While Ecuador may be famous for its oil industry, it also produces some fine coffee as well! Having a topography and geographic area similar to its neighbor’s, Ecuador has some great coffee beans that benefit from nutrient rich soil from the coastline as well as the altitudes provided by the Andes Mountains. The representatives of sea and mountain as Ecuador’s coffee regions include the coastal Manabi province and the Andean Guayaquil regions.
When tasting Ecuadorian coffee be on the lookout for these flavor notes; a bright acidity and a lower to light body. The tasting palette will also be fruity and have floral notes, too.
Sharing topography similar to Colombia’s this landlocked South American country still has some interesting beans to offer. Boliva’s coffee industry is not yet as pronounced as other South American countries but still has a few regions of particular excellence including Yungas, Santa Cruz, Beni, Cochabamba, Tarija, and the Pando region.
Bolivian coffee is generally processed with the washing method and the flavors are very stunning. The body of Bolivian coffee is light, with an acidity that is described as crisp and a flavor palette that includes sweetness, fruitiness and floral notes.
South American Coffee; Vibrant and Zesty
South America produces some of the best coffee in the world. And our list of countries and regions are just the entryway into the wonderful world (pun intended) of global coffee regions. From the vivacious Colombian, to the chocolaty and delectable Brazilian, South America has a bean variety for any and all curious coffee consumers. Why not try some of Fuzzy Monkey’s excellent South American bean selections today?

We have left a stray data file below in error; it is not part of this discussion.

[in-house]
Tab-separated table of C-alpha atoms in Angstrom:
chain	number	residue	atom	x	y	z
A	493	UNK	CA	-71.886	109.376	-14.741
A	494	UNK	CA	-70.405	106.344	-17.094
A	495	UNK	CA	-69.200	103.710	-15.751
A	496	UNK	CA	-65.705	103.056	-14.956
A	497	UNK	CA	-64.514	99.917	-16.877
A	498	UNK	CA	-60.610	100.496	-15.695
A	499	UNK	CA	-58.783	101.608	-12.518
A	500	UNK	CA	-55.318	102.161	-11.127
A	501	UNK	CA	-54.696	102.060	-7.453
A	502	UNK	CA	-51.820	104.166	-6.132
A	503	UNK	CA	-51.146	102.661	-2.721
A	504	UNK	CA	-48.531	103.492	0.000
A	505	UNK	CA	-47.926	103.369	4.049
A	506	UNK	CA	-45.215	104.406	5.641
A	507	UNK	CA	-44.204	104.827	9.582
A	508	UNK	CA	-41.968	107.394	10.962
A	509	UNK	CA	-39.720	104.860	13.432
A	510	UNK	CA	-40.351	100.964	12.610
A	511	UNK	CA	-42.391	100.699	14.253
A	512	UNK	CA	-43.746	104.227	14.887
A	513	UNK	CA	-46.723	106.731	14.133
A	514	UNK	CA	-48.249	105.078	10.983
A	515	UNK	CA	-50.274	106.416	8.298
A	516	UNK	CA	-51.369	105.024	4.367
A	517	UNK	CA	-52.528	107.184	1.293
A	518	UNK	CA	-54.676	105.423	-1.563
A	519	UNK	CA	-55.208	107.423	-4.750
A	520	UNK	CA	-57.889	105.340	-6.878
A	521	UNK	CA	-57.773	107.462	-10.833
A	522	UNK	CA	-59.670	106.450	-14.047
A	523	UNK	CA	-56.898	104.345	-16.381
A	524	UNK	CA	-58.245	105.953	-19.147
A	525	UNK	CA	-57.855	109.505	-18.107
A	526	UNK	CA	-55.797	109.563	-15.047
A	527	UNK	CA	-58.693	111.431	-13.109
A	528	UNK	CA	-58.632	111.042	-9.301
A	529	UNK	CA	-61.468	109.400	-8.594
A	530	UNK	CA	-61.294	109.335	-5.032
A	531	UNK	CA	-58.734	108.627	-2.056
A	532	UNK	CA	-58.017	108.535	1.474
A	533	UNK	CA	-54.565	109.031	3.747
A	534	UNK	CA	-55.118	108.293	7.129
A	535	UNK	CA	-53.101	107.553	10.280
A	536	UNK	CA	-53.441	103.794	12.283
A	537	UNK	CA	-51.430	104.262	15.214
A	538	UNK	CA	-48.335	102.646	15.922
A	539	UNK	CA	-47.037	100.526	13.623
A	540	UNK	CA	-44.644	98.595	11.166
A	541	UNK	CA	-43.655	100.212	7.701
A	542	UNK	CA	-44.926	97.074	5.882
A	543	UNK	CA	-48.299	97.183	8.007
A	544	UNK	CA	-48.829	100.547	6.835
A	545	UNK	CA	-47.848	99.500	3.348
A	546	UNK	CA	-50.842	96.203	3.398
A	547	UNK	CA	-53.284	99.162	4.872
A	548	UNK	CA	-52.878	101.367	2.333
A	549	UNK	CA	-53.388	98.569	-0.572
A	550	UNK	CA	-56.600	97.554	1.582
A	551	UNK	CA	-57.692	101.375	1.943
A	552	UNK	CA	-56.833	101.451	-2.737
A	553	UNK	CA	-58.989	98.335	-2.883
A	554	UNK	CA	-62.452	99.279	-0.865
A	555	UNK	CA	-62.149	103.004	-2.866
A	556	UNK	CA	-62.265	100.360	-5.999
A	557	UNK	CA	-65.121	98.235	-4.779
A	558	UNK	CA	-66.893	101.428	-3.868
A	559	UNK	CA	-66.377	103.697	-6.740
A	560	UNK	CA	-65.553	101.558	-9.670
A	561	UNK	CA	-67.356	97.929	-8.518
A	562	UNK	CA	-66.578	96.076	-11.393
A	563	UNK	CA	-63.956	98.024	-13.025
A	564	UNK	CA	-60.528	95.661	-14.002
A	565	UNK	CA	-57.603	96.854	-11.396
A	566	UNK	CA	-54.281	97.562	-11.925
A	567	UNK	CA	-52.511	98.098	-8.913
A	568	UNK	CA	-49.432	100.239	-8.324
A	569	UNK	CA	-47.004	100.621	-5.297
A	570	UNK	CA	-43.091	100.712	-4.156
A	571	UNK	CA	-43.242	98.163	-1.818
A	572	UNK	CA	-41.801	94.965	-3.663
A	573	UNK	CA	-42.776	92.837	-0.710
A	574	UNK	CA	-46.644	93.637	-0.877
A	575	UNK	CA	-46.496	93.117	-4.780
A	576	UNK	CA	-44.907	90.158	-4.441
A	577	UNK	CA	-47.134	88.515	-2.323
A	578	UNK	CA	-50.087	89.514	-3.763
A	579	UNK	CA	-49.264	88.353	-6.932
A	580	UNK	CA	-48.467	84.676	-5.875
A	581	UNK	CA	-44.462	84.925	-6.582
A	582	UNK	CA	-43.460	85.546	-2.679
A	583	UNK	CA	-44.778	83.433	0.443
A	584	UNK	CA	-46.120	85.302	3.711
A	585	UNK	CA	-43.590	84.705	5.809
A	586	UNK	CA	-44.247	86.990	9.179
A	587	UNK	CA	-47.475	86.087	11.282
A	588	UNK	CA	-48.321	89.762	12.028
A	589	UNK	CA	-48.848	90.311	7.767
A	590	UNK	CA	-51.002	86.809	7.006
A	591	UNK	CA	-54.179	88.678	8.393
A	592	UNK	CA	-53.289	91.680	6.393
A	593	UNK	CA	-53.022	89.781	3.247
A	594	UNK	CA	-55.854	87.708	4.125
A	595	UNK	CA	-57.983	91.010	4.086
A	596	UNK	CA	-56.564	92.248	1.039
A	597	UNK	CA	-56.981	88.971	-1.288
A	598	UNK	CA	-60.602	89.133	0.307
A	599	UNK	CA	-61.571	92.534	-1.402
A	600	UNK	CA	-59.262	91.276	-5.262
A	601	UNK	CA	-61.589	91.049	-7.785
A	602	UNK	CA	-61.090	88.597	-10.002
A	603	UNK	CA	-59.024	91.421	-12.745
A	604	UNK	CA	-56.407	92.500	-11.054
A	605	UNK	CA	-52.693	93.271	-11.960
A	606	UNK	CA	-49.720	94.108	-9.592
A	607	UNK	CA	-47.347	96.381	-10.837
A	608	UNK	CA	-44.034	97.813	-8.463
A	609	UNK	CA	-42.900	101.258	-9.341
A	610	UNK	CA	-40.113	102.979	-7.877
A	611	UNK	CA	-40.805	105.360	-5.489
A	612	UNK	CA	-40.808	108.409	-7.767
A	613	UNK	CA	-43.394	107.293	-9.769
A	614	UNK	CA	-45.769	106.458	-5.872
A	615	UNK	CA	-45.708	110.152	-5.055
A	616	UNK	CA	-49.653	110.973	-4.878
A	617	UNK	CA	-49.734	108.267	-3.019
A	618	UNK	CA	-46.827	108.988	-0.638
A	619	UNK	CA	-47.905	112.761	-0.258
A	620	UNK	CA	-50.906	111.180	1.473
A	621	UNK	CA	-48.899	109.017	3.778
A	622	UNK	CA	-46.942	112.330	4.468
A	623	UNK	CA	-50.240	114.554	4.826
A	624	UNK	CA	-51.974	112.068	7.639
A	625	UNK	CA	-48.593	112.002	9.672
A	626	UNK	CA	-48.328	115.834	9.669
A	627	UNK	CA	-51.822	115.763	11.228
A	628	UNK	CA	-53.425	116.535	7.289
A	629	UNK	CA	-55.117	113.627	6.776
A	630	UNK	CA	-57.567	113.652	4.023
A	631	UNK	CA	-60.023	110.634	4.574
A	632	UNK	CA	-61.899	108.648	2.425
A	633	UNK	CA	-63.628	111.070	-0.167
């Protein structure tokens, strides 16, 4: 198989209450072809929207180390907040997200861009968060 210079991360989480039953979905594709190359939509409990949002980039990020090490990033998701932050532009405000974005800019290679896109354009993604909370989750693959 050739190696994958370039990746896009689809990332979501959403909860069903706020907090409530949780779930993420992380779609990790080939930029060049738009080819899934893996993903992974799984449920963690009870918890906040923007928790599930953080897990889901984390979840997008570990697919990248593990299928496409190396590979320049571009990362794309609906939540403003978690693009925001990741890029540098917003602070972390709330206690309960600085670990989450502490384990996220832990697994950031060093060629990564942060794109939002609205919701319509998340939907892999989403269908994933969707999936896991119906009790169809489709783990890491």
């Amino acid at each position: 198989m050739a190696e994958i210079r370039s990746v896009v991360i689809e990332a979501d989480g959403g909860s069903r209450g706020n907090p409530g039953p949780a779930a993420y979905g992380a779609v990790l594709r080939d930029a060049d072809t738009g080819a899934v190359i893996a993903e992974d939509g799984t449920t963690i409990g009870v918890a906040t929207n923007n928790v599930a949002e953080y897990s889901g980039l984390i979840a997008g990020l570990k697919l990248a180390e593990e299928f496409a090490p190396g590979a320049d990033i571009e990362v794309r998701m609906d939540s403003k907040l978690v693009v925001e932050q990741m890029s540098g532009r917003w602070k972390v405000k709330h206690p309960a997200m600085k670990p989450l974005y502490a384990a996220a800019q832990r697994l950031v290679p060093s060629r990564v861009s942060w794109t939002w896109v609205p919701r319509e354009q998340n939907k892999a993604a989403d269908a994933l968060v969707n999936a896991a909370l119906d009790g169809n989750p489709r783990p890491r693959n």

- “Café De Colombia.” Our Coffee Regions | Café De Colombia, www.cafedecolombia.com/particulares/en/la_tierra_del_cafe/regiones_cafeteras/.
- “A Roaster's Guide to The Coffee-Producing Regions of Colombia.” Perfect Daily Grind, 7 June 2019, www.perfectdailygrind.com/2017/10/roasters-guide-coffee-producing-regions-colombia/.
- “How Coffees from Different Parts of the World Taste.” Driftaway Coffee, 21 Sept. 2017, driftaway.coffee/coffee-from-around-the-world/.
- Oden, Garrett. “The Complete Guide To Coffee Bean Origins: South America.” Sudden Coffee, Sudden Coffee, 21 Mar. 2018, www.suddencoffee.com/blogs/blog/the-complete-guide-to-coffee-bean-origins-south-america.
- “Fuzzy Monkey Coffee Co. LLC.” Fuzzy Monkey Coffee Co., fuzzymonkeycoffee.com/.